First, the lack of trained laborers in the current market is definitely causing issues. As with any crisis, many handy “men in a truck” pop up. This is commonly seen around natural disasters, and we have seen an increase in handymen throughout the pandemic. A truly licensed handyman is not to blame, but the unlicensed and uninsured handymen flooding the market now are causing issues for many homeowners across the country. Many of these individuals will continue to charge market-rate pricing for subpar work. Individuals without a legal company also may not have access to higher-quality building materials, resulting in homeowners paying a large premium on Home Depot grade material. The lack of liability insurance that comes along with hiring an unlicensed handyman is also dangerous for the homeowner. Many times, these home improvement projects are completed without proper permits being pulled, resulting in headaches and legal issues for a homeowner in the long run.

Material shortages are also causing issues. According to Insider, 90% of contractors have cited having issues securing necessary building materials to complete their contracts during 2021. The slow has caused a massive backlog of projects for many contractors, putting them into a financial pinch, which then funnels down to the consumer. The spike in building material prices has forced contractors to raise their prices, which trickles down as well. Comparing lumber prices to the beginning of the pandemic, prices were up an average of 377% according to Yahoo Business during the peak of summer 2021. Pressure-treated lumber is currently the most difficult building material to secure, with prices lower than they were 6 months ago, but slowly creeping back up. Trends show the summer months to have the highest prices.

Currently, both The US and Canada are facing a shortage of truckers, with truck drivers actively protesting in Canada. Unfortunately, a large amount of pressure-treated lumber available in the American market is supplied by Canada. 83% of softwood is supplied by Canada, with a total of 25% of total lumber being supplied by our Northern neighbor. November of 2021 also saw the duty on Canadian lumber increase to 17.9%, twice what it once was.
All of these issues seem to be the cause for a perfect storm, a storm that is currently wreaking havoc on all homeowners. But how can a consumer protect themselves?

First, custom or stick-built contractors are unable to complete a fence the week after a contract is signed. Companies who have such a quick turnaround are cutting a corner somewhere, regardless of if it’s on the administrative or installation side. Understand, in the state of Florida, if a post goes in the ground a permit will need to be pulled. If a property has a pool, a permit must be pulled, and that fence must be installed to be pool code compliant. Permit turn-around time varies by municipality, but from the time of application to approval, the average is about 10 days. Protect yourself and be sure that the company or handyman you hire has an approved permit prior to installation. NEVER START INSTALLATION WITHOUT A PERMIT.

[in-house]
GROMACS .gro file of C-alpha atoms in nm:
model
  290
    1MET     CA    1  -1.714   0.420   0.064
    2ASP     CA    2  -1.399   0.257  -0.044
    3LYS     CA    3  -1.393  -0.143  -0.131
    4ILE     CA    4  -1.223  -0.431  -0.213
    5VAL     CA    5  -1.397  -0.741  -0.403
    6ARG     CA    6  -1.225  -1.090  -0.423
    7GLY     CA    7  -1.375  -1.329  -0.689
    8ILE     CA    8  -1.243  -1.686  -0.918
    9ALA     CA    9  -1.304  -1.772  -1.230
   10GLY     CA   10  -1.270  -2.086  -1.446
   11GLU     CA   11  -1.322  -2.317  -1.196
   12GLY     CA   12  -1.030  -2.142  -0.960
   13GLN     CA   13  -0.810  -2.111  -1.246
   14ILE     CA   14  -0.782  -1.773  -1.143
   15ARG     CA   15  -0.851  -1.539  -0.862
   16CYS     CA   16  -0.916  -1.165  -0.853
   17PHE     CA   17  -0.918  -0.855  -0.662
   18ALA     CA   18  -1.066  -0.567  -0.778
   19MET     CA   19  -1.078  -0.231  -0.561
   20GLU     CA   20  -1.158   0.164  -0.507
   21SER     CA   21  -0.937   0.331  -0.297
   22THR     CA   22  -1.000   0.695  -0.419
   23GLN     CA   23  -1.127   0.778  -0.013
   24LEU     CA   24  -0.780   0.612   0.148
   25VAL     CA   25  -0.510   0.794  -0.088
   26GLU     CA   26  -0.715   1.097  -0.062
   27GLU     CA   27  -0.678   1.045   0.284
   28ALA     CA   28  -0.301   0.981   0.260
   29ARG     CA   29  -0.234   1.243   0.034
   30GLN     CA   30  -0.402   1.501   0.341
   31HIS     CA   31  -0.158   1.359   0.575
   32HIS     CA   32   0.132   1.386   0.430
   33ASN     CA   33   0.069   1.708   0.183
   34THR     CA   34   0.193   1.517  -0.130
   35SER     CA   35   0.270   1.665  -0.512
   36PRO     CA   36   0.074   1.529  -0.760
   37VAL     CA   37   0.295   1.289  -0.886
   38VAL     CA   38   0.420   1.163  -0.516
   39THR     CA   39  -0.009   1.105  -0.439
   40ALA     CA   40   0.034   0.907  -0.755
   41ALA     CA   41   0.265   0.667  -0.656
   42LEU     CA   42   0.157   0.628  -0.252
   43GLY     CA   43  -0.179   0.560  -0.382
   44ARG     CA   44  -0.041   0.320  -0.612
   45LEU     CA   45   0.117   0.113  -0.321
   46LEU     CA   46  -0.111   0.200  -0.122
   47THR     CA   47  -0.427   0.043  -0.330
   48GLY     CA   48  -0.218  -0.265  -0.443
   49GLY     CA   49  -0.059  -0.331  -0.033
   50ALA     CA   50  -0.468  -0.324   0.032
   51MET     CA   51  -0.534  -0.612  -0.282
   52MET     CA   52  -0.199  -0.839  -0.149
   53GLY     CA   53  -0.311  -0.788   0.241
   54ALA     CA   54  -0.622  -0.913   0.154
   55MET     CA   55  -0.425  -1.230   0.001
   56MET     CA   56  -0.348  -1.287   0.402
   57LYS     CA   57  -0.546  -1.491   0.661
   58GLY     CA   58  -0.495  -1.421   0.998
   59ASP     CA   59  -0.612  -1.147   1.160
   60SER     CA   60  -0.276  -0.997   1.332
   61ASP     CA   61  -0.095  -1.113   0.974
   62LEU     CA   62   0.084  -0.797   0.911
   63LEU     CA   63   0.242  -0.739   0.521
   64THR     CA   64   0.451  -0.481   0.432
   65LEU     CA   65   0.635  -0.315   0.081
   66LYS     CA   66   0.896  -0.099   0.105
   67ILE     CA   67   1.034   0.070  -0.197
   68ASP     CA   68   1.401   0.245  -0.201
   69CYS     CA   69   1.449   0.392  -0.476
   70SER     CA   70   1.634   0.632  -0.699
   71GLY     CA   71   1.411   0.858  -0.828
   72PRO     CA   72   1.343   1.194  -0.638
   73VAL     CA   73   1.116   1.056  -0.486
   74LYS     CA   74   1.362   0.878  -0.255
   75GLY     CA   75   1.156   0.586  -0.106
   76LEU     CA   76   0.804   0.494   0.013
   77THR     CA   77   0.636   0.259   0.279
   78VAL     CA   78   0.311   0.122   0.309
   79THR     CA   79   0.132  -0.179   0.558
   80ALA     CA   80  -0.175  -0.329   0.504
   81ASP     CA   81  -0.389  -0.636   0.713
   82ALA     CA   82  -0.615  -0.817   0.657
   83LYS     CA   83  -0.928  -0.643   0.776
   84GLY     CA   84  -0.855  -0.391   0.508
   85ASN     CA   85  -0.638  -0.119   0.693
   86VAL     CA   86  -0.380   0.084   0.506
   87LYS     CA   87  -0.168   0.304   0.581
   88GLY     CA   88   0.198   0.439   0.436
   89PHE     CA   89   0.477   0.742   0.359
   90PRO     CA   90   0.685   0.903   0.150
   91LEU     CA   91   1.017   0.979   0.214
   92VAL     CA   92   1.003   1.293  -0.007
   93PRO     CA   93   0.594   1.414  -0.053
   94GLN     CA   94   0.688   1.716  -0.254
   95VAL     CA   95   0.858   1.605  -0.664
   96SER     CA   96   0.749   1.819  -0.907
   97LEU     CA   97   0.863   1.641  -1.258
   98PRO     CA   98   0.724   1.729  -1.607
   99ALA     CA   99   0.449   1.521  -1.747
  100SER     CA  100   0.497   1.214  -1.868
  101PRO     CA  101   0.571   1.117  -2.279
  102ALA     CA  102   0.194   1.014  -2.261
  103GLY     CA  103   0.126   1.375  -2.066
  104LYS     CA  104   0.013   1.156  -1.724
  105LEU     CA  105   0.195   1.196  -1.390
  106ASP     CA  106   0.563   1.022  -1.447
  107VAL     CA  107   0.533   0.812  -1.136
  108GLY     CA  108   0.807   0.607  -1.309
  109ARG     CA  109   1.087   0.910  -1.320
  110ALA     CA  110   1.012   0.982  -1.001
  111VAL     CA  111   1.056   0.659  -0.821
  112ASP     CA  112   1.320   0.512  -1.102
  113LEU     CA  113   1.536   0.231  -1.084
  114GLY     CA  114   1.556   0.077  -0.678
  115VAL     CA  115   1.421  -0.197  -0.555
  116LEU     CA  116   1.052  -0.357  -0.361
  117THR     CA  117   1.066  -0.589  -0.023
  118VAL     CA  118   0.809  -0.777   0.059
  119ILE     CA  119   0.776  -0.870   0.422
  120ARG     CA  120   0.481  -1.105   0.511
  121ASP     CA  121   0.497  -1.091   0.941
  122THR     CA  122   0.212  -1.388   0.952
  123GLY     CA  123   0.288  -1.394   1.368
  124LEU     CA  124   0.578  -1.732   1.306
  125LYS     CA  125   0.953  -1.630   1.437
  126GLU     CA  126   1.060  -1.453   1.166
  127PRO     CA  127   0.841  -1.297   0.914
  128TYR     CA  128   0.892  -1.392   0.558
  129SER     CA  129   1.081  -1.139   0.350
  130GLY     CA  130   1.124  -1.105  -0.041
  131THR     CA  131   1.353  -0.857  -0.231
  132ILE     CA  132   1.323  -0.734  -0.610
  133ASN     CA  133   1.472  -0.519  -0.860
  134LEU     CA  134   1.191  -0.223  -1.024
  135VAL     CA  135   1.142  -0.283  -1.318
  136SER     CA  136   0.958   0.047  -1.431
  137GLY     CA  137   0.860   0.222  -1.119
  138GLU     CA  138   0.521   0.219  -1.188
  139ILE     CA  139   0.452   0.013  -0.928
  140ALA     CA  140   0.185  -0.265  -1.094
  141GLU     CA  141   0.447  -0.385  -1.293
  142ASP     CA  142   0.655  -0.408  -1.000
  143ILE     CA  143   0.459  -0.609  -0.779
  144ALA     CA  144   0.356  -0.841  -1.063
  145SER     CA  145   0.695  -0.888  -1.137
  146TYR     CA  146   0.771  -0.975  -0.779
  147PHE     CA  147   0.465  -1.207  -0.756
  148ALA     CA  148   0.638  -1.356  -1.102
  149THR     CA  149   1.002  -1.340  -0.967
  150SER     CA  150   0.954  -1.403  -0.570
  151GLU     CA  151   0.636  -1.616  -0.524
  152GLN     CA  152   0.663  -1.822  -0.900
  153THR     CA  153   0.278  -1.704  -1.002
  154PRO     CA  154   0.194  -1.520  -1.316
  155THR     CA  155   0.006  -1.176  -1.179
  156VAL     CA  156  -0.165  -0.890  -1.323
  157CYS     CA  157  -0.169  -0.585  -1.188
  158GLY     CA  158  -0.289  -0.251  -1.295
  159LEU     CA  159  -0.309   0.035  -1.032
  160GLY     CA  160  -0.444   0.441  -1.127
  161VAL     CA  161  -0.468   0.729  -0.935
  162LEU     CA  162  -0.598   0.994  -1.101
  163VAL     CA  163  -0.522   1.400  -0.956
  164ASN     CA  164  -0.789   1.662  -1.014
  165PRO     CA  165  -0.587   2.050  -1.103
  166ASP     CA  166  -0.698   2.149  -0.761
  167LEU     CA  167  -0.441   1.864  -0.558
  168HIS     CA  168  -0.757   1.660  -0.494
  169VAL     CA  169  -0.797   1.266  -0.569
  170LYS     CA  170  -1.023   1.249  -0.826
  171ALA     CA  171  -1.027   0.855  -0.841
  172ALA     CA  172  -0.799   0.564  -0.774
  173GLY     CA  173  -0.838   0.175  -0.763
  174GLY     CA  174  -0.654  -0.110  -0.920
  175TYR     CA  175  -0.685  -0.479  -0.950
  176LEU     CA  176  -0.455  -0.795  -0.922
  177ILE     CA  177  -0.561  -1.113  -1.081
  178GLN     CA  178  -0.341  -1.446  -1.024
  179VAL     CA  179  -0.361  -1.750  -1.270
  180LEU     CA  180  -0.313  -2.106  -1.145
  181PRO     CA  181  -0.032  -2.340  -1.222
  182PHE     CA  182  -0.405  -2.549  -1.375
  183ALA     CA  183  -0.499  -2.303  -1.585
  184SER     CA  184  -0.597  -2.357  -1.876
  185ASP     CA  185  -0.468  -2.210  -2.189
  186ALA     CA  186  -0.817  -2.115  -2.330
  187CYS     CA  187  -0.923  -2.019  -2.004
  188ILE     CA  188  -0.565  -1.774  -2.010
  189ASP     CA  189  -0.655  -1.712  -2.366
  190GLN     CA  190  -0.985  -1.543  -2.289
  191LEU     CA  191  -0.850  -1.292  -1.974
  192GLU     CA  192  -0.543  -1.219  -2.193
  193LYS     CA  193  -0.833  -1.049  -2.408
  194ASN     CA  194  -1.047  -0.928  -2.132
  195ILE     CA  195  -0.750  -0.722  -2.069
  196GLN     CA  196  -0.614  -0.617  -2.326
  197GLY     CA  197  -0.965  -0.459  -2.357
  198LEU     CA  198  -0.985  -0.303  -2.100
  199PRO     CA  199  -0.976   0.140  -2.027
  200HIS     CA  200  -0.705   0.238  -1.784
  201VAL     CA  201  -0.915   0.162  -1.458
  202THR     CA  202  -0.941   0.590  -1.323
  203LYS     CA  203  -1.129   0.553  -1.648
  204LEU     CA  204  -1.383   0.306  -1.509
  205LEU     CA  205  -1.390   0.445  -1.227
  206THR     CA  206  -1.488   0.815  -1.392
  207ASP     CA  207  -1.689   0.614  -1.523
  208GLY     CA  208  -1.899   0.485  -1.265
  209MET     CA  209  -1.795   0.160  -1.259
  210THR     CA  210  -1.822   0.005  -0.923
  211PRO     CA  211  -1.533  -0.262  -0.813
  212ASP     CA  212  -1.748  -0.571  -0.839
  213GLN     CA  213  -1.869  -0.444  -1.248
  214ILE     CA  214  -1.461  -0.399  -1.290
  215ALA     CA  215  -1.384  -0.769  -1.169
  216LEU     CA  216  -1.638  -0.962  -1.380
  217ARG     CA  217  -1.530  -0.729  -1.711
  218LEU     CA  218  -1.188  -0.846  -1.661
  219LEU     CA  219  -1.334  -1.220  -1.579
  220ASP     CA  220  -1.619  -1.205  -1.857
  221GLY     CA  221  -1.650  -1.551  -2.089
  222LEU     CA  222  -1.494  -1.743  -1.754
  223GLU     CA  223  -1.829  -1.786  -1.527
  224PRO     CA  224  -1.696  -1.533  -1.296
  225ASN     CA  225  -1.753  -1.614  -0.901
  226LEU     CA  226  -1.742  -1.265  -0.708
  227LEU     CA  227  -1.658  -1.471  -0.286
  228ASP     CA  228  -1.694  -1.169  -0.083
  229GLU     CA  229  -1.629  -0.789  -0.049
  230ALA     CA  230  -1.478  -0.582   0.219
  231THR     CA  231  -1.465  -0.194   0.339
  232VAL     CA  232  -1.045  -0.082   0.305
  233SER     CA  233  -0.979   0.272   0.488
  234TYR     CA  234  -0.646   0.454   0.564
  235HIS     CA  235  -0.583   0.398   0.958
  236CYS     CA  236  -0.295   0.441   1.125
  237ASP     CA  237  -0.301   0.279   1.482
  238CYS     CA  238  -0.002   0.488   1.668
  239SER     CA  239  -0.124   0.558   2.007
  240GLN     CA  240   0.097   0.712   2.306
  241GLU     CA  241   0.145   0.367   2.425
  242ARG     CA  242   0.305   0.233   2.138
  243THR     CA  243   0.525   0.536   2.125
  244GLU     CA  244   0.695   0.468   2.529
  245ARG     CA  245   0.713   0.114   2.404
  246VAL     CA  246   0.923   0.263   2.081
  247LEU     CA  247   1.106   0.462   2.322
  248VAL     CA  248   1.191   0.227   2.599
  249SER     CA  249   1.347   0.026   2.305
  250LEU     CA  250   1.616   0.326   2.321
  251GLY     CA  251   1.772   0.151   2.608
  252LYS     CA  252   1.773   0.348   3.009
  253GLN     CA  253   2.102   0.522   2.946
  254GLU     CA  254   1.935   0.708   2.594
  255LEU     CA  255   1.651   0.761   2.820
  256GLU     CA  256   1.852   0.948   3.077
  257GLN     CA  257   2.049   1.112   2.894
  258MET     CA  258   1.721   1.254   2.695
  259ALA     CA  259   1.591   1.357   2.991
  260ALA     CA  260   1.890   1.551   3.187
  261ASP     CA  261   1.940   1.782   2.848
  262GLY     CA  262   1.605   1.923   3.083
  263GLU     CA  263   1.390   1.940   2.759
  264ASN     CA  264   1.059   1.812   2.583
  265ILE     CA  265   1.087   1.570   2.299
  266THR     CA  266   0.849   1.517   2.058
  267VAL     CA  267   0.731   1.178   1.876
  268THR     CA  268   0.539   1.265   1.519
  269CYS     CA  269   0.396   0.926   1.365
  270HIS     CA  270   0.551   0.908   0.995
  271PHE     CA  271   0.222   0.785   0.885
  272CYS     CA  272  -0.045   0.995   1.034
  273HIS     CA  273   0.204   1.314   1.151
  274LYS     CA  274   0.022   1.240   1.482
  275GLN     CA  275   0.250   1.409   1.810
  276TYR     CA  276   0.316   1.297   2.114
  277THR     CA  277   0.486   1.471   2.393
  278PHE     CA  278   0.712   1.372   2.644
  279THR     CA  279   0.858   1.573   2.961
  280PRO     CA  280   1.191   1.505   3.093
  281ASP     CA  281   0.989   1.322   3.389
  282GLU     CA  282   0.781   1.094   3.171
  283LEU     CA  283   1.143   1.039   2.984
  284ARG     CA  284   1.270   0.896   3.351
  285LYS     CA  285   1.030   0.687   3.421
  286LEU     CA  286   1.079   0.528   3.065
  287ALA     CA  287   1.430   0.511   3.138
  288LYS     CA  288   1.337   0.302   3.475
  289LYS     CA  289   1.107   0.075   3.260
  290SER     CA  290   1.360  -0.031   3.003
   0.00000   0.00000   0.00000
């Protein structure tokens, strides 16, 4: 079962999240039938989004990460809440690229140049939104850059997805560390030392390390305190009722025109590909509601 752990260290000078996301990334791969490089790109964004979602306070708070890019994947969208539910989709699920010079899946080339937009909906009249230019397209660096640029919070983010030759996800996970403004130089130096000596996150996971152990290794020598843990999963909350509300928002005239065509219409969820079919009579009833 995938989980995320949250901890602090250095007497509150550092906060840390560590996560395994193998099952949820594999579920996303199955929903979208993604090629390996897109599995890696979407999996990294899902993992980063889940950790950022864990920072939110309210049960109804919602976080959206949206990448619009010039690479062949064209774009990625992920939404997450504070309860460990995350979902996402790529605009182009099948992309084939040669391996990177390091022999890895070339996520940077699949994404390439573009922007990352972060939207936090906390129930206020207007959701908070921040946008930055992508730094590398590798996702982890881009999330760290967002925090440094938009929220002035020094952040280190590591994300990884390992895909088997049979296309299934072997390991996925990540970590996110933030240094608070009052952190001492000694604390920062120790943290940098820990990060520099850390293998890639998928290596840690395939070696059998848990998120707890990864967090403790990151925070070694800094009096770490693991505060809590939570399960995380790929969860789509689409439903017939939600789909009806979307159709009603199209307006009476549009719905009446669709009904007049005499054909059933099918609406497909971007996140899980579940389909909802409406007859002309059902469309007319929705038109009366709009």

A popular aluminum manufacturer, AlumiGuard, is reporting lead times of up to 23 weeks on production orders. If you are quoted with a shorter delivery date, ask who the manufacturer is. Never allow material to be installed without knowing the manufacturer’s name and if there is a warranty on the product. A reputable company using quality materials will have no problem providing this information.

Homeowners purchasing wood fences are urged to check lumber prices before committing to a contract. Many handymen and new companies are popping up charging top-dollar for sub-par pre-fabricated panels. Always ask the installation method being used to avoid being overcharged on your new installation. Understand the wood fence building methods before installing a fence that will only last you a few years.

Paramount Fencing understands that contractors have been hard to come by all throughout COVID thanks to the severe labor shortages and material delays, but we don’t want to see Central Florida consumers get burned by a company.
For a free estimate or even just updated information on the fencing industry, give us a call. 407-341-2720

The Fencing Industry – Material and Labor Shortages

The Fencing Industry – Material and Labor Shortages

Material and Labor Shortages in the Fencing Industry

The COVID-19 pandemic continues to put stress on the construction industry, and the fencing industry is no exception. Soaring lumber, vinyl, and aluminum prices have held many off on projects for the past year, but homeowners are finding themselves now needing these projects completed.

Waiting periods for completion are growing longer and longer due to both material and labor shortages. Vinyl and aluminum manufacturers are finding the demand hard to keep up with many plants still closed, short-staffed, or working on limited capacity.

At Paramount, it’s important to us that our customers, and any other Central Florida consumer, are educated and understand the current situation facing the construction industry.

With many homeowner’s trying to complete jobs quickly, there has become an influx of new fence companies advertising high prices with quicker installs. Remember, a higher cost does not equal higher quality. Many of these installers are using materials purchased from common home improvement stores. Pre-fabricated panels are being marketed and sold at a high mark-up and advertised to customers as higher-quality than they really are. Not everything is as it looks.